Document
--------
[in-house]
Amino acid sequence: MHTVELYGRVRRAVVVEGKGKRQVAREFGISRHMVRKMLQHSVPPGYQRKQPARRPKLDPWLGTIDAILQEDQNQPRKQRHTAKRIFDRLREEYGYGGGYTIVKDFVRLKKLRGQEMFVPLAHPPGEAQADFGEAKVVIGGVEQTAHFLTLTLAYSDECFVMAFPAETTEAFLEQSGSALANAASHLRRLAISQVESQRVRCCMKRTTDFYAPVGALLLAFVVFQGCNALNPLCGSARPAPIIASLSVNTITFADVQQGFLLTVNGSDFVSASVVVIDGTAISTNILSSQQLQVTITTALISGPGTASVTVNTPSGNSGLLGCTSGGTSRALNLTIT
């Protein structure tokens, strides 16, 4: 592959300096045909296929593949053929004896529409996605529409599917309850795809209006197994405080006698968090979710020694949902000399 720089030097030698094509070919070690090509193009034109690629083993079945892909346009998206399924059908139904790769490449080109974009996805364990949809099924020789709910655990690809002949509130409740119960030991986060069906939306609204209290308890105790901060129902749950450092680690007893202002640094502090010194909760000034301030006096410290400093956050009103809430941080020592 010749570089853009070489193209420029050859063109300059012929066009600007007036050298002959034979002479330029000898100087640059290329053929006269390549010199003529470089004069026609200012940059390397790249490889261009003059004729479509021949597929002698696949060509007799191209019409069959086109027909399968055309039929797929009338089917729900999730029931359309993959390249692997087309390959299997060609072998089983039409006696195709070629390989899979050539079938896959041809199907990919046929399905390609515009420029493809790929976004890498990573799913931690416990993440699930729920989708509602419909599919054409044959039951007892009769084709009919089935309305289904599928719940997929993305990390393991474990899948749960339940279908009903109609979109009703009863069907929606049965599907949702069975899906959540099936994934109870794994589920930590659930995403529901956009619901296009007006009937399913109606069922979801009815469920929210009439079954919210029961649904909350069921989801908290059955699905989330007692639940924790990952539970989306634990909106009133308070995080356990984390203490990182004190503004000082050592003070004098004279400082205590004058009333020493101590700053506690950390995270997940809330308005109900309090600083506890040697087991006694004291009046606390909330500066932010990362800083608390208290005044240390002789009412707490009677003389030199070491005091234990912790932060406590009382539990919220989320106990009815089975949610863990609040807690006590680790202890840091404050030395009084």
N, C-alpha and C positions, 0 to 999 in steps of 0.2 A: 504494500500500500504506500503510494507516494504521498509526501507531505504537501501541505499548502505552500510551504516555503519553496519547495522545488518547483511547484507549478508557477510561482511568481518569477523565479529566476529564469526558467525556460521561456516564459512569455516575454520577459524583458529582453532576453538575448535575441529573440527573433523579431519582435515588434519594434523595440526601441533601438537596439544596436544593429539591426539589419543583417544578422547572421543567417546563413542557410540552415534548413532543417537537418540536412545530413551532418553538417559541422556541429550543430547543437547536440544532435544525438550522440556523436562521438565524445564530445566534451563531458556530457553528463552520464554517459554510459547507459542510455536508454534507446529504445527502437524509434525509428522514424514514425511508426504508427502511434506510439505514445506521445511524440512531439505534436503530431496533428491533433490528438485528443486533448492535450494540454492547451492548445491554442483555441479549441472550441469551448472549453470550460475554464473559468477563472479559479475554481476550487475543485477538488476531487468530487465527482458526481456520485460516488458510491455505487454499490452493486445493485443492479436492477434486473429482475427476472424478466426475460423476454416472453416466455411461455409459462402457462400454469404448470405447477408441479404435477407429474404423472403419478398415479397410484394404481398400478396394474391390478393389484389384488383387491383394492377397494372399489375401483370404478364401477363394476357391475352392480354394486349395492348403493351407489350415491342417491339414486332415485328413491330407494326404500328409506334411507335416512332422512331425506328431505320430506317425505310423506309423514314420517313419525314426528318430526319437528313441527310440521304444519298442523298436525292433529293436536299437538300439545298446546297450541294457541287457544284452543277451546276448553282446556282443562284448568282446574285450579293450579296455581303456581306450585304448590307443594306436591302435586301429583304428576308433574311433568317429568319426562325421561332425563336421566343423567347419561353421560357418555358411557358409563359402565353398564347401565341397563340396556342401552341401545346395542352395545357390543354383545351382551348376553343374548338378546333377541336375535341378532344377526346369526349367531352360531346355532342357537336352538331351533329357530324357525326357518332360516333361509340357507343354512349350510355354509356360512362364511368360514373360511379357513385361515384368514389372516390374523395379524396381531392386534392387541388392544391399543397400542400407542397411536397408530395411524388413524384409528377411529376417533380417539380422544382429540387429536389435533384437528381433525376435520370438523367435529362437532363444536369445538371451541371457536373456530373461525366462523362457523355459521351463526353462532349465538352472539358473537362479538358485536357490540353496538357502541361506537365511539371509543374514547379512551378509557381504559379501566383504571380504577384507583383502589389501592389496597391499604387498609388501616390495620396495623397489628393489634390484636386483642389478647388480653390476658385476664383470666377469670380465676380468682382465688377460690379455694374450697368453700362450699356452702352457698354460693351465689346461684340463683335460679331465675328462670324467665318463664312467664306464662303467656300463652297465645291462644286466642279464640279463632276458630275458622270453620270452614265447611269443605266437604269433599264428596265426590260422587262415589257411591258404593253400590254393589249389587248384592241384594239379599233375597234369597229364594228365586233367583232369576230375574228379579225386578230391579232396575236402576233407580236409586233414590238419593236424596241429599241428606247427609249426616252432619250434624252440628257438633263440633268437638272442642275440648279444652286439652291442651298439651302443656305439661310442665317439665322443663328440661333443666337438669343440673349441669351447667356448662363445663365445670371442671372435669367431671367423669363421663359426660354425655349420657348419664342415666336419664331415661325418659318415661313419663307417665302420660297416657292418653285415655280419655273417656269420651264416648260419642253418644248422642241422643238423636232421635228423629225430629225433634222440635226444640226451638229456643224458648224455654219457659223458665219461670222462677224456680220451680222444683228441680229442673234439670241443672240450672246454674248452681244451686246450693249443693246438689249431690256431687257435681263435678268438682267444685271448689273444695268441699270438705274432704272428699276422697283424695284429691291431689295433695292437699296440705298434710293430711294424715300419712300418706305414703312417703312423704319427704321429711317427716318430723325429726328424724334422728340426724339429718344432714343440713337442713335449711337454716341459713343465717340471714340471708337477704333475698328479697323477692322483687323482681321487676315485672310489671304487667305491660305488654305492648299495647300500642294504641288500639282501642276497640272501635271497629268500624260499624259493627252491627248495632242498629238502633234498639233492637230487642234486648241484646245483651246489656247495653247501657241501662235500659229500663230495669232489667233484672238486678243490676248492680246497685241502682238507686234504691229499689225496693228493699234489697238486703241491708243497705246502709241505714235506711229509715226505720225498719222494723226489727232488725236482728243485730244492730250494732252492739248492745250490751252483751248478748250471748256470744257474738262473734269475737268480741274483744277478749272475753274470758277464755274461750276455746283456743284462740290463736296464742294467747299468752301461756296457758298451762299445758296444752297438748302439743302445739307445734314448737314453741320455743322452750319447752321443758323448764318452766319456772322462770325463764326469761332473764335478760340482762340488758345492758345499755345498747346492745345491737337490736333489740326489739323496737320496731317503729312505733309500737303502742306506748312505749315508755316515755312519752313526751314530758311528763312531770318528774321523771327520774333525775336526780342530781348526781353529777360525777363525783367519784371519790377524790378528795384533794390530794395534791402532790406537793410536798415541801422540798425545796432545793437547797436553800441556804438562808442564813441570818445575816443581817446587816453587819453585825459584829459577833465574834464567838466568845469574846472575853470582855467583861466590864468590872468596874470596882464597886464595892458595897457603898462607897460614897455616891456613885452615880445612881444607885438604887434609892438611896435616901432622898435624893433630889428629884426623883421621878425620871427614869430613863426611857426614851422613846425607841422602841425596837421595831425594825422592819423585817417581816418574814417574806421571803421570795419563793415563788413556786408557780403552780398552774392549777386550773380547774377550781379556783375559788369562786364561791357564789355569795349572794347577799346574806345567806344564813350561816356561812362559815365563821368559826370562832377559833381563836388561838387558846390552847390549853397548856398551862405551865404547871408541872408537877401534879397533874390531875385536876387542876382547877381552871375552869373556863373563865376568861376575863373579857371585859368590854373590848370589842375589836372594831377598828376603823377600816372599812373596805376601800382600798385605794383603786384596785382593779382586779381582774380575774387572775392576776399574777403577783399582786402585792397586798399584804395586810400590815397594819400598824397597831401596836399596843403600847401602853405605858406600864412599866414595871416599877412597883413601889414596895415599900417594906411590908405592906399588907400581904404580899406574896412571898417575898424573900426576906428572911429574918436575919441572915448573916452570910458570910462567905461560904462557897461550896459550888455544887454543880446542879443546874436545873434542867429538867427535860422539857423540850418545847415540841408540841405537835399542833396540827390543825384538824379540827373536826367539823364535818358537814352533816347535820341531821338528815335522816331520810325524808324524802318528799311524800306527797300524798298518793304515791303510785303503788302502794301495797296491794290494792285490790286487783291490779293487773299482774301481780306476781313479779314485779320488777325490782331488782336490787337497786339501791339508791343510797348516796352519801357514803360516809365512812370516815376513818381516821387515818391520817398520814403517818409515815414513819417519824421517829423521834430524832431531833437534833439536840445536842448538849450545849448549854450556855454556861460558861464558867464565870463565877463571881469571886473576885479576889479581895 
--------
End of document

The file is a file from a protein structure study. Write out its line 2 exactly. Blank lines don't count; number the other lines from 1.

Amino acid sequence: MHTVELYGRVRRAVVVEGKGKRQVAREFGISRHMVRKMLQHSVPPGYQRKQPARRPKLDPWLGTIDAILQEDQNQPRKQRHTAKRIFDRLREEYGYGGGYTIVKDFVRLKKLRGQEMFVPLAHPPGEAQADFGEAKVVIGGVEQTAHFLTLTLAYSDECFVMAFPAETTEAFLEQSGSALANAASHLRRLAISQVESQRVRCCMKRTTDFYAPVGALLLAFVVFQGCNALNPLCGSARPAPIIASLSVNTITFADVQQGFLLTVNGSDFVSASVVVIDGTAISTNILSSQQLQVTITTALISGPGTASVTVNTPSGNSGLLGCTSGGTSRALNLTIT